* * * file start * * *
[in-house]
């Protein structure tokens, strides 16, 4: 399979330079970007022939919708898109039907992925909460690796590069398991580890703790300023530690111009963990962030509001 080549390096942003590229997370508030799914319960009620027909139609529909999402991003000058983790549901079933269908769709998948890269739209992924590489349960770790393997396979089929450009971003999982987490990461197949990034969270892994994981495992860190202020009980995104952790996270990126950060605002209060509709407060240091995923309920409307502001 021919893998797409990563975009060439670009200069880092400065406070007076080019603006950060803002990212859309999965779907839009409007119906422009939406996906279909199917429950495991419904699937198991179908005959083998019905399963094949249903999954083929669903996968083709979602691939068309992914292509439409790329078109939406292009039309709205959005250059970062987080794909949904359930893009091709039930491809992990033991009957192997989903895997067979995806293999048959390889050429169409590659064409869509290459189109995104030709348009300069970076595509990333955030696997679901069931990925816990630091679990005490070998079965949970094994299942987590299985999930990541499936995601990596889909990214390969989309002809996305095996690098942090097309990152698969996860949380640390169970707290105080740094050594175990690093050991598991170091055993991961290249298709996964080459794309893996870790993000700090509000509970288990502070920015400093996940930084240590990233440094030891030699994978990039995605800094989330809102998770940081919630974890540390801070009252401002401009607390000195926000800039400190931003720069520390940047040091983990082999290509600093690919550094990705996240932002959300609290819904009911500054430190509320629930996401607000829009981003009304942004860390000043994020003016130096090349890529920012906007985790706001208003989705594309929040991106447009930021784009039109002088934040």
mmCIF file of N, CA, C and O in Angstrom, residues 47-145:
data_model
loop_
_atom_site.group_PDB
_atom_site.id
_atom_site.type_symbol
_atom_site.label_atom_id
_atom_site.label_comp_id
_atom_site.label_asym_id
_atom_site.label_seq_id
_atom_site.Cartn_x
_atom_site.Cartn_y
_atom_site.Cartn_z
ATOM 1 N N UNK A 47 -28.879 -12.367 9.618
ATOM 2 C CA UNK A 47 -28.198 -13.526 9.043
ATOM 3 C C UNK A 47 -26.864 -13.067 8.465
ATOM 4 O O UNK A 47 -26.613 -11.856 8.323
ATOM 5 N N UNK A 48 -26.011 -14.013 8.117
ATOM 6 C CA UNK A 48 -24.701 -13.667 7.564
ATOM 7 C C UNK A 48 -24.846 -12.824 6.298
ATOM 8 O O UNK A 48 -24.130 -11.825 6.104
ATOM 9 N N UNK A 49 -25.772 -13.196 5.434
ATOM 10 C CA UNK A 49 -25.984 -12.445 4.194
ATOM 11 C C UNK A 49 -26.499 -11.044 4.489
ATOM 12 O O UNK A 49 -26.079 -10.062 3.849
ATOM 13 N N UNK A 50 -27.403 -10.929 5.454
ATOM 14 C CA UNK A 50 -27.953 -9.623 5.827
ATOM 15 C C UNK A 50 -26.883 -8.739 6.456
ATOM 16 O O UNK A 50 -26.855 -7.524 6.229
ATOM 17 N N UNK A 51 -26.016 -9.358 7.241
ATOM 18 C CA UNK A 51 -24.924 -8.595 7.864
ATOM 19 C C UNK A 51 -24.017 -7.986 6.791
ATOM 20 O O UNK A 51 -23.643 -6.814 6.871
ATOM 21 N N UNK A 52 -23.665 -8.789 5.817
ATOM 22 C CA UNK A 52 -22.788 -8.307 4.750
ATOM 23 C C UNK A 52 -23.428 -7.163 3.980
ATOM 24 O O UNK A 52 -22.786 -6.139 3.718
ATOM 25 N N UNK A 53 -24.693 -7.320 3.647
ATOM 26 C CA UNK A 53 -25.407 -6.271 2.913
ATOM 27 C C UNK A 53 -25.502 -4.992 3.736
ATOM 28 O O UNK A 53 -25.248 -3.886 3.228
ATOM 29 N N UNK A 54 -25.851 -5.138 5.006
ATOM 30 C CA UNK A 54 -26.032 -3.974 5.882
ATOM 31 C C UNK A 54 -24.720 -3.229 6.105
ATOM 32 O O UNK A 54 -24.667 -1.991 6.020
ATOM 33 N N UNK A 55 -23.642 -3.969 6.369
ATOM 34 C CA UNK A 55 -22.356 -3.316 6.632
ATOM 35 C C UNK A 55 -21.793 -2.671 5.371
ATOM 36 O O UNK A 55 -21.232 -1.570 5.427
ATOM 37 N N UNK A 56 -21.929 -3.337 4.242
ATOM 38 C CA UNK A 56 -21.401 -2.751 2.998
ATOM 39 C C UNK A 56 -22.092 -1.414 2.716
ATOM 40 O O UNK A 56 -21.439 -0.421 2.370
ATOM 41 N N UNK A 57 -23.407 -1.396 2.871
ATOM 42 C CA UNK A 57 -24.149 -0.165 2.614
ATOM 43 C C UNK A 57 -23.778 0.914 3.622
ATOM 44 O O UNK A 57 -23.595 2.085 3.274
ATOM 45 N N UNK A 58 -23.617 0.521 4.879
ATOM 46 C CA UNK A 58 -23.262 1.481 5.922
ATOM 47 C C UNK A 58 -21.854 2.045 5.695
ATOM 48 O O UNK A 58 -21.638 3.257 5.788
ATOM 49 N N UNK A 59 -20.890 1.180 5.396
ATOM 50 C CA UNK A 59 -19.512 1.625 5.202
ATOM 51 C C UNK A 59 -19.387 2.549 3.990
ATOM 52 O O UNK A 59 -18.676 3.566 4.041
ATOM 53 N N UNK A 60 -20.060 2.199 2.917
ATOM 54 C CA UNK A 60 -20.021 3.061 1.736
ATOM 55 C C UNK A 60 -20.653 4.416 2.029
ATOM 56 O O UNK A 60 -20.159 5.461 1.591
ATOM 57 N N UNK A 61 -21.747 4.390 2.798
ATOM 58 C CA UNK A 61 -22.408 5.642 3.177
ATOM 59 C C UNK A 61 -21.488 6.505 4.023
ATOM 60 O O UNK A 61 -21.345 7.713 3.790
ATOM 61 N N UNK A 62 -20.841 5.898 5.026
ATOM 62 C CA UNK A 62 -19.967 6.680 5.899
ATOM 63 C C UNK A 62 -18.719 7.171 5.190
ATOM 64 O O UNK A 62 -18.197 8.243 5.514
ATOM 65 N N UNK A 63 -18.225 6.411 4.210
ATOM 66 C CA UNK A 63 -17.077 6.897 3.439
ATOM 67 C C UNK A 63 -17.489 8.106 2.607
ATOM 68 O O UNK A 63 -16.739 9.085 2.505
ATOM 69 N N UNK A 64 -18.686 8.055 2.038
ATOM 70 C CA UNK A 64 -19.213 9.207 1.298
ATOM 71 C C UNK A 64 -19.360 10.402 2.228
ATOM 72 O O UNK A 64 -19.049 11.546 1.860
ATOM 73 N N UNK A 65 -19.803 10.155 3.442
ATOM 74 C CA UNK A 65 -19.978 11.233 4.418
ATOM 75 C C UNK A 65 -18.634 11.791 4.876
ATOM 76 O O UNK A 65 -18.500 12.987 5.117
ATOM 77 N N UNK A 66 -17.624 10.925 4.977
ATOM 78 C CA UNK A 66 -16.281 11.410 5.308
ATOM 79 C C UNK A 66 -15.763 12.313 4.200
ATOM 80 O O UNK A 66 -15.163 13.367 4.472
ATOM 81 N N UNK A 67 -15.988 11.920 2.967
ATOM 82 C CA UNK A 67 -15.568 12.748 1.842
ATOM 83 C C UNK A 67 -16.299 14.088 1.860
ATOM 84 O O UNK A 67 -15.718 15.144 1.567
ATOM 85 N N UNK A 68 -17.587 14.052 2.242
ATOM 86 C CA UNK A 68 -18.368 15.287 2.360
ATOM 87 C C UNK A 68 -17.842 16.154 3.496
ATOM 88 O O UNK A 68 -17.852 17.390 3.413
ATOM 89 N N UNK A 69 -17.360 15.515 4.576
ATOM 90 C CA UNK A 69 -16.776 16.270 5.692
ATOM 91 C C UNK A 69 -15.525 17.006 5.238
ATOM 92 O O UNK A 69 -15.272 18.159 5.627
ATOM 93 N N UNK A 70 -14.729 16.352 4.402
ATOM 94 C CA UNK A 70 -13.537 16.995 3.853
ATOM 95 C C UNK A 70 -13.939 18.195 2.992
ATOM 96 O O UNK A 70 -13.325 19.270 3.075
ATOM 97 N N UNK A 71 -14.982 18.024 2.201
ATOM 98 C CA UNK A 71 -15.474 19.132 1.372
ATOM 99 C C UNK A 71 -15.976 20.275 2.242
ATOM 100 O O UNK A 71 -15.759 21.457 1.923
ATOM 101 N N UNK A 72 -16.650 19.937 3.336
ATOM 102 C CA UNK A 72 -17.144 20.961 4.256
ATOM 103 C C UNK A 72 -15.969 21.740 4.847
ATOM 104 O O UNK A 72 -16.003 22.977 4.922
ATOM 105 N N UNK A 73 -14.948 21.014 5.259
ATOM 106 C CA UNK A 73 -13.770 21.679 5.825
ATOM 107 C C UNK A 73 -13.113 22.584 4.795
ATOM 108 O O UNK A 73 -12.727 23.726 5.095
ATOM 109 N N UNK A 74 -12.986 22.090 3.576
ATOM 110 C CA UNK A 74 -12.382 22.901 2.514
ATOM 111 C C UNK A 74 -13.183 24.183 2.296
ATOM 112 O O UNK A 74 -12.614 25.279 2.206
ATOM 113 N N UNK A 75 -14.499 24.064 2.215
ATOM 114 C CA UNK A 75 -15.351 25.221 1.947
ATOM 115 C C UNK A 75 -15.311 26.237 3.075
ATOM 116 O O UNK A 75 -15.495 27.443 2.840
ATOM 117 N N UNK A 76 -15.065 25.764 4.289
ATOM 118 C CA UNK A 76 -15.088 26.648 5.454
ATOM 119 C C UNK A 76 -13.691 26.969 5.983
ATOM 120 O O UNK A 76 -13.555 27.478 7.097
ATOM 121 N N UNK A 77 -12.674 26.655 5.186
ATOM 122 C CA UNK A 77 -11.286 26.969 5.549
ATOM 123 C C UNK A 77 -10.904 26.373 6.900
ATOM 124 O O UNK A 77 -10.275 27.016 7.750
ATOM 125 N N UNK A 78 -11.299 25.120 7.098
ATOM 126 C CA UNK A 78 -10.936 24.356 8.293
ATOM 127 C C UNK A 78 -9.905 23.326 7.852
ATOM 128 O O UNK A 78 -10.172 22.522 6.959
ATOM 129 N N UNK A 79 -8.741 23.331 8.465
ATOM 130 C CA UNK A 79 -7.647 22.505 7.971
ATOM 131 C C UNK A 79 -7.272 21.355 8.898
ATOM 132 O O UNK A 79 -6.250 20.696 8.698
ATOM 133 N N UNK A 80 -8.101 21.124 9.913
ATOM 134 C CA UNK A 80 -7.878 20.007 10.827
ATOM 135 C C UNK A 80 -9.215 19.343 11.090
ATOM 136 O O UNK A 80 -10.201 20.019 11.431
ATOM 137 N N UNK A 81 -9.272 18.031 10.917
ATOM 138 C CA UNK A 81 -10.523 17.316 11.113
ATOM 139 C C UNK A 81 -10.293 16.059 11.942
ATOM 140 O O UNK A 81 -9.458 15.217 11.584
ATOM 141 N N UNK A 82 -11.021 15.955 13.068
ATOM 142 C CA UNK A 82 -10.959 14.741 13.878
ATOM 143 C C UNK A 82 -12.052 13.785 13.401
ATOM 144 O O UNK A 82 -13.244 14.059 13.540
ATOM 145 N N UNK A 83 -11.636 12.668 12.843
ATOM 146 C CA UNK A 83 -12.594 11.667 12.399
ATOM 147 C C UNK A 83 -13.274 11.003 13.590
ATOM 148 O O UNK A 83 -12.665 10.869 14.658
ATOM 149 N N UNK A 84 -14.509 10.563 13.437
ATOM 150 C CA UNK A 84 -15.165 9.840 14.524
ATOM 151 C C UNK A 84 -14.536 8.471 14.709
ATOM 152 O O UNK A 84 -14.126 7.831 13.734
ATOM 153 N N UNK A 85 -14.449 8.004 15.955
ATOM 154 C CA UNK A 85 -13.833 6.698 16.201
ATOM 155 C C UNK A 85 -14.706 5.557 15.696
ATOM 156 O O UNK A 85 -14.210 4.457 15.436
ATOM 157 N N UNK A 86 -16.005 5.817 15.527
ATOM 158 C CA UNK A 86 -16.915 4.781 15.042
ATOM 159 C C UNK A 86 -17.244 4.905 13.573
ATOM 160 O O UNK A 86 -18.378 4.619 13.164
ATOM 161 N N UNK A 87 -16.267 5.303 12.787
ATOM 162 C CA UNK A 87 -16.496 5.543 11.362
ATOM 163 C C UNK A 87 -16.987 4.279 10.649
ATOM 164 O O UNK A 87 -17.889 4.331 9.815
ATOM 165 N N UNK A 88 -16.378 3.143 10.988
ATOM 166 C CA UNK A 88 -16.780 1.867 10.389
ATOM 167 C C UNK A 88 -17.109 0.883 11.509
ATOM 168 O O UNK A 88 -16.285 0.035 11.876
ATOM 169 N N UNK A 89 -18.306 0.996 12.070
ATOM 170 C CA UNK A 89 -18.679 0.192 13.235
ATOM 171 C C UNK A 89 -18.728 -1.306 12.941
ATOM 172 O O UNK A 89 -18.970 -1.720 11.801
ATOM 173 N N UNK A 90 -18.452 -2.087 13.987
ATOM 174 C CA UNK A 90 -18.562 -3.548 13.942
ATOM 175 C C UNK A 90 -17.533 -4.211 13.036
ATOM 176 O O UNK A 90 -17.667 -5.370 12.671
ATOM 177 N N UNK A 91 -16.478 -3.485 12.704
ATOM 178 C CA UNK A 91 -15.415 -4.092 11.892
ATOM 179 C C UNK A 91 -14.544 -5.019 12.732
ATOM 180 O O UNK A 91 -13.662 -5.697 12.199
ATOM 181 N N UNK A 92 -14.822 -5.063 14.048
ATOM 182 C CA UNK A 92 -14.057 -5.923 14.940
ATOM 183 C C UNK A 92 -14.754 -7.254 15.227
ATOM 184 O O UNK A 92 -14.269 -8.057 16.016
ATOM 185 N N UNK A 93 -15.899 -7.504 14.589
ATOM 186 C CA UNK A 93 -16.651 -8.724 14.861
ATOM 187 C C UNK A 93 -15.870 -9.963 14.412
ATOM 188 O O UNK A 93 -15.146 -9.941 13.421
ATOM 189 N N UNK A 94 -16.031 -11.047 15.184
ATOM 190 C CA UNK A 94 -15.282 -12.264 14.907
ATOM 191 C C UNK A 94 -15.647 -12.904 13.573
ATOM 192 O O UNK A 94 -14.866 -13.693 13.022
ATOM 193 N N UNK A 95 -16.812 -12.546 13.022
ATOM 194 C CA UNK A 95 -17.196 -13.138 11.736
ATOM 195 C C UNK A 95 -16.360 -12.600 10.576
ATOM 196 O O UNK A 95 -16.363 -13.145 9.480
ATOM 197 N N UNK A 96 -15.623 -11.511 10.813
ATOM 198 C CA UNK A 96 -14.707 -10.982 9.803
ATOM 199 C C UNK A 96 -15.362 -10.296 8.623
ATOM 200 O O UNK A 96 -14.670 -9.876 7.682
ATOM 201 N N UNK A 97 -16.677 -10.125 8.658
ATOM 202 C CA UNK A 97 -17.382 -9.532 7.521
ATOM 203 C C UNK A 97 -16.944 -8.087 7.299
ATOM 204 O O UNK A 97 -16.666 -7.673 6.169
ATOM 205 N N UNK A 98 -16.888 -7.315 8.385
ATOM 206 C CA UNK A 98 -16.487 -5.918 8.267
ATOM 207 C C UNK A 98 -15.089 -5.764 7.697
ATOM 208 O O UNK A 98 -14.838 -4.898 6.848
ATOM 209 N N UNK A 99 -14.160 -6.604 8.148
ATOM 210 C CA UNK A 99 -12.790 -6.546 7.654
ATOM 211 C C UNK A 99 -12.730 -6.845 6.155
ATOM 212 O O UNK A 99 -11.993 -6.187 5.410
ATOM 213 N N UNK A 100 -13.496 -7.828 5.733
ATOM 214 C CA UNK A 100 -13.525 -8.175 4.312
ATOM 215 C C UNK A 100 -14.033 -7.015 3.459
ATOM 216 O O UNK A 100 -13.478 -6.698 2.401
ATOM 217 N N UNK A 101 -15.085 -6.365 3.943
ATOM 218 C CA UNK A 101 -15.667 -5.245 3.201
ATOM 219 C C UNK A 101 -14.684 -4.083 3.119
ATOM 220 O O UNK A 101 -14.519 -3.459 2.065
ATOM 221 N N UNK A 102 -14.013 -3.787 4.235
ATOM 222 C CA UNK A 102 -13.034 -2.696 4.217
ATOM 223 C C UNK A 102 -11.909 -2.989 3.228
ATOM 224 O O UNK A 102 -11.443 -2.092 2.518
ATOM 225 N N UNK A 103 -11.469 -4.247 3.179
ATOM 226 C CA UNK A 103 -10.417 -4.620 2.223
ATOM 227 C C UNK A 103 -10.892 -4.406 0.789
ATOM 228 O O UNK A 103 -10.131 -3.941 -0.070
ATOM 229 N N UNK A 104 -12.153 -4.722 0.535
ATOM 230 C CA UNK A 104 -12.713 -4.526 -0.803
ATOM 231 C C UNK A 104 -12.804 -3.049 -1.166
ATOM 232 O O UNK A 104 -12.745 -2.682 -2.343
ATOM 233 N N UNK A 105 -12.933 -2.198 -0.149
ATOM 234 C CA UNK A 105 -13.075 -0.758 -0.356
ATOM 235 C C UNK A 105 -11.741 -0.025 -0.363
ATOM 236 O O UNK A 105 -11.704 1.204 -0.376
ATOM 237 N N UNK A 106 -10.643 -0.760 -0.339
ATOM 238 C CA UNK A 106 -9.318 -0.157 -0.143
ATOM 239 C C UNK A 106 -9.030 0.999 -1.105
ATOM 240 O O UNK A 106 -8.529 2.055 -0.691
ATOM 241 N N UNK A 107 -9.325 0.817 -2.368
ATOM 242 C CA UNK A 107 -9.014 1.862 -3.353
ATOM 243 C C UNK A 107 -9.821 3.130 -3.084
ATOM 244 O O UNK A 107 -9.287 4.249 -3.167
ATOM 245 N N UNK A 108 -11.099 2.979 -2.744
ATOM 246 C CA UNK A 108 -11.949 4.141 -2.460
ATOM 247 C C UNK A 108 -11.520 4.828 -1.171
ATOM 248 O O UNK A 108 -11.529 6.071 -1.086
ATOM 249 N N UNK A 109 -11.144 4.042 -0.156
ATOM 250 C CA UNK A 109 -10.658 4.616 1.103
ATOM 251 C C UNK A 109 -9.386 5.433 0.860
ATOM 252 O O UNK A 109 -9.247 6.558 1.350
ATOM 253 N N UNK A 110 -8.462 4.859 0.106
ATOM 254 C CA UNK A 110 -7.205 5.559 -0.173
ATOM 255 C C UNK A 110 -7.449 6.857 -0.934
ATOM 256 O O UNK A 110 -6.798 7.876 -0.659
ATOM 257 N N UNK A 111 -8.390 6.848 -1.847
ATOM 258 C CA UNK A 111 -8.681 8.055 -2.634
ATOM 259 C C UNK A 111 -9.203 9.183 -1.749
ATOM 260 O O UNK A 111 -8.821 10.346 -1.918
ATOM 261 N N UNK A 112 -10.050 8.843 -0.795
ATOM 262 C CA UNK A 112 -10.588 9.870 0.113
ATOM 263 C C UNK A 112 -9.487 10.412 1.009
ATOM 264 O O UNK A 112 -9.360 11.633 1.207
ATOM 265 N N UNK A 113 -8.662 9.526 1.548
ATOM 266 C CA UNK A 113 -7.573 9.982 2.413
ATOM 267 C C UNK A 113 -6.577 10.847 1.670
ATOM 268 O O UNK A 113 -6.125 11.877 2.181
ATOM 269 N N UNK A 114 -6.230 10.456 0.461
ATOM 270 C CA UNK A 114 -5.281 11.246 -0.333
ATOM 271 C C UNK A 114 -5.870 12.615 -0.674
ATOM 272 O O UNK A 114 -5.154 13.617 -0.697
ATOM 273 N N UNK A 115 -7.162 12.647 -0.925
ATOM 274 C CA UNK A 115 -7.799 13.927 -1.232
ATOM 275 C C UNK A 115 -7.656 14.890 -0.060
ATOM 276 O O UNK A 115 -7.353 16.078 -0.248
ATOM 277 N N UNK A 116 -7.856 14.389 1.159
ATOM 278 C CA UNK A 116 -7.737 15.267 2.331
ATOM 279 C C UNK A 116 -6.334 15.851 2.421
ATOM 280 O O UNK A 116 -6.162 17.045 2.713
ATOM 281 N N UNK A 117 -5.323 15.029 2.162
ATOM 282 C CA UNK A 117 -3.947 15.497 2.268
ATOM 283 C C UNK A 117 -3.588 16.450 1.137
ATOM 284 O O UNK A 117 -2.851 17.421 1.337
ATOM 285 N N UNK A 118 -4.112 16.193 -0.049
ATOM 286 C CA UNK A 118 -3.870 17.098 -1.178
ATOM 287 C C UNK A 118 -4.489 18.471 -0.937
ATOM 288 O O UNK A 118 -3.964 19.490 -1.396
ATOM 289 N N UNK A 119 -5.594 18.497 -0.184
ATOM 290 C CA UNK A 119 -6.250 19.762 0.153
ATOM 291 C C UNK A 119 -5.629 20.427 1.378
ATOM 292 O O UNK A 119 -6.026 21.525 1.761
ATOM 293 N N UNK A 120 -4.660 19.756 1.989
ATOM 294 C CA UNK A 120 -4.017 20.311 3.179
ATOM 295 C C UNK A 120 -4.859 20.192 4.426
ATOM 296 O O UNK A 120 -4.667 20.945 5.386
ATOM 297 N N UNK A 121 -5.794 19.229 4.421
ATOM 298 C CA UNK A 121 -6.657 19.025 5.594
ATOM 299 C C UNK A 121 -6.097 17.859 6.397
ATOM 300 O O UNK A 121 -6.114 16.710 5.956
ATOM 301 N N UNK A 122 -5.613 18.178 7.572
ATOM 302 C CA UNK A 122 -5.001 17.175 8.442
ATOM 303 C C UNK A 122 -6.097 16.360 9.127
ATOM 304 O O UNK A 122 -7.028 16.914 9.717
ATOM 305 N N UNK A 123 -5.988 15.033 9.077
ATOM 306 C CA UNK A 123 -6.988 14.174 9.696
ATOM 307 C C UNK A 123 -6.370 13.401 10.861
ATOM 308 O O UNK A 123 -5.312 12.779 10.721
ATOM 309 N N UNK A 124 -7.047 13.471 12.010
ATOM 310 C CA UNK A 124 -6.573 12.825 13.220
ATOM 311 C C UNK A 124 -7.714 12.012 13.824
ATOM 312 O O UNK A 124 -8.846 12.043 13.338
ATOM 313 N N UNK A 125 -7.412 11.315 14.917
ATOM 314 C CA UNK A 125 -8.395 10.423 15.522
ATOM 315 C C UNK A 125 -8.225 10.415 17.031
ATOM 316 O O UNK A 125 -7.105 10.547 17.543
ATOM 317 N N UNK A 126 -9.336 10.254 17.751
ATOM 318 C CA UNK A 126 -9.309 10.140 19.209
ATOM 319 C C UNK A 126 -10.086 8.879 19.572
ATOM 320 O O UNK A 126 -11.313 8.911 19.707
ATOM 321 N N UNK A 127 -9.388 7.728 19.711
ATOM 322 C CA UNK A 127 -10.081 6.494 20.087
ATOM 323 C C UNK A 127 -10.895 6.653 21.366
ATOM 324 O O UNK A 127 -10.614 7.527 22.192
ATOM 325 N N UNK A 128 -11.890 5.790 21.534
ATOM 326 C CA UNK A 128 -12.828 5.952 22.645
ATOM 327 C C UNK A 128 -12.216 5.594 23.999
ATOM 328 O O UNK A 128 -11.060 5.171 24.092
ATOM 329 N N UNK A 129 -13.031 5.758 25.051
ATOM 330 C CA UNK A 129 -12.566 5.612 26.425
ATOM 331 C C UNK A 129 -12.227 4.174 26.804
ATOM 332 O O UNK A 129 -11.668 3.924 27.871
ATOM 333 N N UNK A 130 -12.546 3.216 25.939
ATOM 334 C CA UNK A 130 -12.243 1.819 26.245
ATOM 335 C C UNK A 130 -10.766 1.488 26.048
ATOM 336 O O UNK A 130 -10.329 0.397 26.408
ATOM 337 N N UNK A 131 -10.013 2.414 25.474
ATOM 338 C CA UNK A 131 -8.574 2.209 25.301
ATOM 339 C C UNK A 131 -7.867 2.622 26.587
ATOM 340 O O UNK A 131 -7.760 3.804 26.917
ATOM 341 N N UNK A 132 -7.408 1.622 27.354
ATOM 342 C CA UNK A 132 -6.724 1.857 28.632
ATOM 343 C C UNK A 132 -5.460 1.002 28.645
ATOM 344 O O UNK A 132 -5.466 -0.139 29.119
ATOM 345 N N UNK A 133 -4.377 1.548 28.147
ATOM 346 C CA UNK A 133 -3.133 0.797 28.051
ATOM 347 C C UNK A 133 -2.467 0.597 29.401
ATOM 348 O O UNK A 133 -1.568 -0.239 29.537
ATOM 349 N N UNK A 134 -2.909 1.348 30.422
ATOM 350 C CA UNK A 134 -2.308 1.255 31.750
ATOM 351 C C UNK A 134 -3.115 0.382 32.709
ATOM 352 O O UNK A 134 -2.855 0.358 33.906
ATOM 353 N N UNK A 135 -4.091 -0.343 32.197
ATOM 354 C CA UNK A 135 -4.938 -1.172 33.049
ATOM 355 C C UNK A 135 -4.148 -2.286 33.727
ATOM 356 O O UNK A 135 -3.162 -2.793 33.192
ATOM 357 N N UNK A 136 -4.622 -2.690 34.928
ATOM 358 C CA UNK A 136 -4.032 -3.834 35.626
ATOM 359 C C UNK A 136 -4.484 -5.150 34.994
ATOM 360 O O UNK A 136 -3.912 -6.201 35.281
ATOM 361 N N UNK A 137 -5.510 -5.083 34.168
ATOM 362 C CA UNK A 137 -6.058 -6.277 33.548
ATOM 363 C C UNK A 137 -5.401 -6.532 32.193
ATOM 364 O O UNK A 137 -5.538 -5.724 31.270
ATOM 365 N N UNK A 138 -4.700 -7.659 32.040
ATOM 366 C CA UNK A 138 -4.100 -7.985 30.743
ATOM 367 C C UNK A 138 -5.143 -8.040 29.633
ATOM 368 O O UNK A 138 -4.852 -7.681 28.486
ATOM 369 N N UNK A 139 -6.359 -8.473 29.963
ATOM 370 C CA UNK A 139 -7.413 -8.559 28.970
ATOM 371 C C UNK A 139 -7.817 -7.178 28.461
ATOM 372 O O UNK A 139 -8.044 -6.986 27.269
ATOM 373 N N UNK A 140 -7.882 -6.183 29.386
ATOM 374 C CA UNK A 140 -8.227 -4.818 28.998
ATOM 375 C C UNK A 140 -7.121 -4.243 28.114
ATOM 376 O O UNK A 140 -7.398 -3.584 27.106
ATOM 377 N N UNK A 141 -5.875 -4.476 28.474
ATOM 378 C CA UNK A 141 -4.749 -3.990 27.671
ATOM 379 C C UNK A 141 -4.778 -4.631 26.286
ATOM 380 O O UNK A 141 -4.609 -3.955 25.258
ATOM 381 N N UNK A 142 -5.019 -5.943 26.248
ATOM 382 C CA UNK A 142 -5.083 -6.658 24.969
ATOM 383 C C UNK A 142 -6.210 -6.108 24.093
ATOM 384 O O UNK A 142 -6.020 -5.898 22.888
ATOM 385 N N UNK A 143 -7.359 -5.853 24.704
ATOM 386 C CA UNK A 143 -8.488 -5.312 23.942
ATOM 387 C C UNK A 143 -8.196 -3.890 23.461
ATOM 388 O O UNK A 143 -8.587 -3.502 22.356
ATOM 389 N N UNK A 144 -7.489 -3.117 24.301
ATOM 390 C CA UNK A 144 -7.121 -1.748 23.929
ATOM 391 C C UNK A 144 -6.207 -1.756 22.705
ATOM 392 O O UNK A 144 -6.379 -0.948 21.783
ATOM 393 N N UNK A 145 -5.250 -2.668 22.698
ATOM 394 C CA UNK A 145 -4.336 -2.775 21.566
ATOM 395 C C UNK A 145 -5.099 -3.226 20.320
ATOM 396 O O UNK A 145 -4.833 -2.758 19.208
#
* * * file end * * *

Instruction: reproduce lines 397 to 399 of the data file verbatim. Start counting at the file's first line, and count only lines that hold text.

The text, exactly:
ATOM 382 C CA UNK A 142 -5.083 -6.658 24.969
ATOM 383 C C UNK A 142 -6.210 -6.108 24.093
ATOM 384 O O UNK A 142 -6.020 -5.898 22.888